Made to Measure…Microscopy

Who are you? Rebecca Tung
What is your role? Undergraduate Medical Engineer on industrial placement in the Microstructural Studies Unit at the University of Surrey
What is your work about? I help to prepare and characterise materials using a variety of techniques, predominantly scanning electron microscopy based techniques.

I beg your pardon? Materials can be examined in a scanning electron microscope (SEM), which produces an electron image, to reveal microstructure and topography. In addition, the chemical composition of the material may be analysed which can help to determine the properties of a material.

What is a SEM? Scanning electron microscopes use a beam of accelerated electrons as a source of ‘illumination’. Electron microscopy offers a much higher spatial resolution than light microscopy and can reveal either microstructure or surface topography. When the beam interacts with the sample surface, some complex physical processes occur. This results in the emission of secondary electrons, backscattered electrons as well as X-rays. The detection of these three signals enables: (i) imaging of the surface topography, (ii) imaging of the microstructure and (iii) measuring the chemical composition. In the micrographs below, the difference between the detection of backscattered electrons and secondary electrons can be seen. Figure 1 shows the same Vickers hardness indent in a brittle material imaged with the two types of emitted electron. The behaviour of the low energy secondary electrons (Figure 1a) and high-energy backscattered electrons (Figure 1b), along with appropriate electron detectors, gives different information about the specimen.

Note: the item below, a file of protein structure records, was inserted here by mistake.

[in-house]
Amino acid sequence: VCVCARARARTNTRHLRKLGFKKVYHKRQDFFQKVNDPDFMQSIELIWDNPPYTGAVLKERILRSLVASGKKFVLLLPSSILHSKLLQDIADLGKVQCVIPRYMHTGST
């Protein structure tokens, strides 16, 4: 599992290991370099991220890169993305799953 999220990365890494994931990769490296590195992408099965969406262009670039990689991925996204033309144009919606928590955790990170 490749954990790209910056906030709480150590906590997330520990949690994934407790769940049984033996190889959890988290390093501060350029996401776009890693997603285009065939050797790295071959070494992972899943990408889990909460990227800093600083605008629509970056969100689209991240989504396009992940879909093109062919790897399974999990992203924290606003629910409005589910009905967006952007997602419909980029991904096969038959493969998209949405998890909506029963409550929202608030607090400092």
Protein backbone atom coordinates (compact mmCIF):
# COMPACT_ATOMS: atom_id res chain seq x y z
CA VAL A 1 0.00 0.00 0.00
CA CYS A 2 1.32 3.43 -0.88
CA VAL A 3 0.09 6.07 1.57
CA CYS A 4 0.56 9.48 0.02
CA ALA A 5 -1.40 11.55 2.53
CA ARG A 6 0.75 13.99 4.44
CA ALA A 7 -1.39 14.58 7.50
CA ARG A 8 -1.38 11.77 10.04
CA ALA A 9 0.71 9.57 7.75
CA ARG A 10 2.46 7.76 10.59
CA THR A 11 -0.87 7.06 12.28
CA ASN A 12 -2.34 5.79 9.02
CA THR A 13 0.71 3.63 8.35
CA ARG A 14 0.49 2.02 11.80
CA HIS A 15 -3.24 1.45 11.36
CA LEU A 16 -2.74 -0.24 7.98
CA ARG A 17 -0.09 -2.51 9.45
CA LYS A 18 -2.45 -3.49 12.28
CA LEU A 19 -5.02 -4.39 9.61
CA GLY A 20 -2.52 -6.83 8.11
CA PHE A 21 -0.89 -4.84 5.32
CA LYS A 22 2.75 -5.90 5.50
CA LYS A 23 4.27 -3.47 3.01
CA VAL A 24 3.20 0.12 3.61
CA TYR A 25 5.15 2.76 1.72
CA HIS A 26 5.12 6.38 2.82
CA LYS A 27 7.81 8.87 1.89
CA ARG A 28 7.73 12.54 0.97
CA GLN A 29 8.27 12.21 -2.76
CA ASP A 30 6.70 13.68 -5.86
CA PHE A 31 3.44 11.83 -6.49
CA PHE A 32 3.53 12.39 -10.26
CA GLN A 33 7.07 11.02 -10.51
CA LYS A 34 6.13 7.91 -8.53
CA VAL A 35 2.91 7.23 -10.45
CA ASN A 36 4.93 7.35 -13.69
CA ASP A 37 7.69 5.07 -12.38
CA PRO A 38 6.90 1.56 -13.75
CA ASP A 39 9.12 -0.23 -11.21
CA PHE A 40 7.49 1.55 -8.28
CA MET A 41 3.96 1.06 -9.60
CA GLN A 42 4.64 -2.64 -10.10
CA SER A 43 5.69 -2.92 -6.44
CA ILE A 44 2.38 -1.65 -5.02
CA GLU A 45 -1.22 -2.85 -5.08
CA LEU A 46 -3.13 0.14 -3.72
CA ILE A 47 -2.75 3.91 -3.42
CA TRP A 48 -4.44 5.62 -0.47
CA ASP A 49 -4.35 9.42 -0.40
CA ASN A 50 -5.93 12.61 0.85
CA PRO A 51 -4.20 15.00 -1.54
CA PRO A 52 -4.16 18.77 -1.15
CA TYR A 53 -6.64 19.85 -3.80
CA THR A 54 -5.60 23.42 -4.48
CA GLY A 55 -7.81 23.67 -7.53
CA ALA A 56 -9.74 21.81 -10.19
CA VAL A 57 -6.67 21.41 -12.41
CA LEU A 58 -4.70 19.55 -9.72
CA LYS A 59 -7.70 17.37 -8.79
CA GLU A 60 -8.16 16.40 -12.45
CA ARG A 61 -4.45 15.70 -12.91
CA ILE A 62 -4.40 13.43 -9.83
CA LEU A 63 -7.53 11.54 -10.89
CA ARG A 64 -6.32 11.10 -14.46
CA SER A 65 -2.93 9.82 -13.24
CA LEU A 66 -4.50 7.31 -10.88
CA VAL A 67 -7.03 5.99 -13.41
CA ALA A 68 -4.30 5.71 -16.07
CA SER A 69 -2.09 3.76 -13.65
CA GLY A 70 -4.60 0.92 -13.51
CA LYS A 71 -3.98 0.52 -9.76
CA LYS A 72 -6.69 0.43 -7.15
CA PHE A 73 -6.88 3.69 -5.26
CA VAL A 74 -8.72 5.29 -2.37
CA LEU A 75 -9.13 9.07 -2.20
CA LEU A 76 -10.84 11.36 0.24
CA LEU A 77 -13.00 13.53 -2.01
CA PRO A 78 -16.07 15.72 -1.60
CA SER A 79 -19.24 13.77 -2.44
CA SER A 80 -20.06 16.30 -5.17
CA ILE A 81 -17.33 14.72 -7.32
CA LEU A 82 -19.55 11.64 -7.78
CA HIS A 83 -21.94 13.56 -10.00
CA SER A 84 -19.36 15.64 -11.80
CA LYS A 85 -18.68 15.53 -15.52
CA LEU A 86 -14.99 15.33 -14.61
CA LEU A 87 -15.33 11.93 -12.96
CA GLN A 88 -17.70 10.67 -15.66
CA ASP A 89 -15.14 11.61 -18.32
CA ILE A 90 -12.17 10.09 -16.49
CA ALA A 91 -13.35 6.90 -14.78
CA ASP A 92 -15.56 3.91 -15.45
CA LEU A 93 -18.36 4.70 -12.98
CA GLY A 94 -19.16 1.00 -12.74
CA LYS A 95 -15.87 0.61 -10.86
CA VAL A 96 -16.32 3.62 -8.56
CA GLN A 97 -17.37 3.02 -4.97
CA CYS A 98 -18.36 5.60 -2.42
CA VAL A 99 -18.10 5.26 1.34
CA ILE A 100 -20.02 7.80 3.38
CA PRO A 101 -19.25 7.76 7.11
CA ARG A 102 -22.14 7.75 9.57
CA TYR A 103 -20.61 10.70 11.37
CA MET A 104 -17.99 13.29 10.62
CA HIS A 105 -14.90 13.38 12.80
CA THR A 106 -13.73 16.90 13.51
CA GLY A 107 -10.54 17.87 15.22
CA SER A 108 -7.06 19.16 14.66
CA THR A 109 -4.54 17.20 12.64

Microscopy

Figure 1 – Comparison of Scanning Electron Microscopy modes: a) secondary electron image (the bright white areas suggest ‘charging’) and b) back scattered electron image.

And? Analysis of a material with a SEM offers not only increased resolution (therefore higher useful magnification) but the benefits of studying any combination of topography, microstructure and chemistry. Modern microscopes have multiple electron detectors that give different combinations and emphasis of information. Other possibilities include variable pressure microscopy which enables wet specimens to be studied and a focused ion beam capability which enables specimens to be sectioned and studied in 3D.

So what? The characterisation of engineering materials is essential for the goal of understanding microstructure-property-processing relationships. The SEM is arguably the most flexible technique that contributes to this goal.

Final Thought: SEM offers a variety of analytical techniques, which makes it a versatile tool for characterisation of materials. The capabilities of the JEOL 7100F SEM, at the University of Surrey, which is my favourite instrument, make it suitable for studying the whole range of engineering materials—it really is an instrument that is Made 2 Measure!